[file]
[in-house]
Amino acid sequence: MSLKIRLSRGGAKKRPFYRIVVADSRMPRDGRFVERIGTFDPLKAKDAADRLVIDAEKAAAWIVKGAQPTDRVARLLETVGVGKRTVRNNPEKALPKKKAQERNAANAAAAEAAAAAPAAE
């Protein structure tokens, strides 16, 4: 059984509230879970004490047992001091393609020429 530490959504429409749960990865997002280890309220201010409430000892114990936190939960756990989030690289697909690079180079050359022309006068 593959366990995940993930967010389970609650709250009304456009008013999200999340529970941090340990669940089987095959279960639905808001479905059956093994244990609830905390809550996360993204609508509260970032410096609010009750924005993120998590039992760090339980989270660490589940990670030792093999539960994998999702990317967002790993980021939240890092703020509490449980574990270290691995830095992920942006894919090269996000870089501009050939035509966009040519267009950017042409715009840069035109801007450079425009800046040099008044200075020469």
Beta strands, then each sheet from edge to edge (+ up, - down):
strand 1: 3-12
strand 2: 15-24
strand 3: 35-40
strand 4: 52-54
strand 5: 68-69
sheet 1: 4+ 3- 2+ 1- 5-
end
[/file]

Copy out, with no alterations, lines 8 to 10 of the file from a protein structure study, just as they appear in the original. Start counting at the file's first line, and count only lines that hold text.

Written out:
strand 4: 52-54
strand 5: 68-69
sheet 1: 4+ 3- 2+ 1- 5-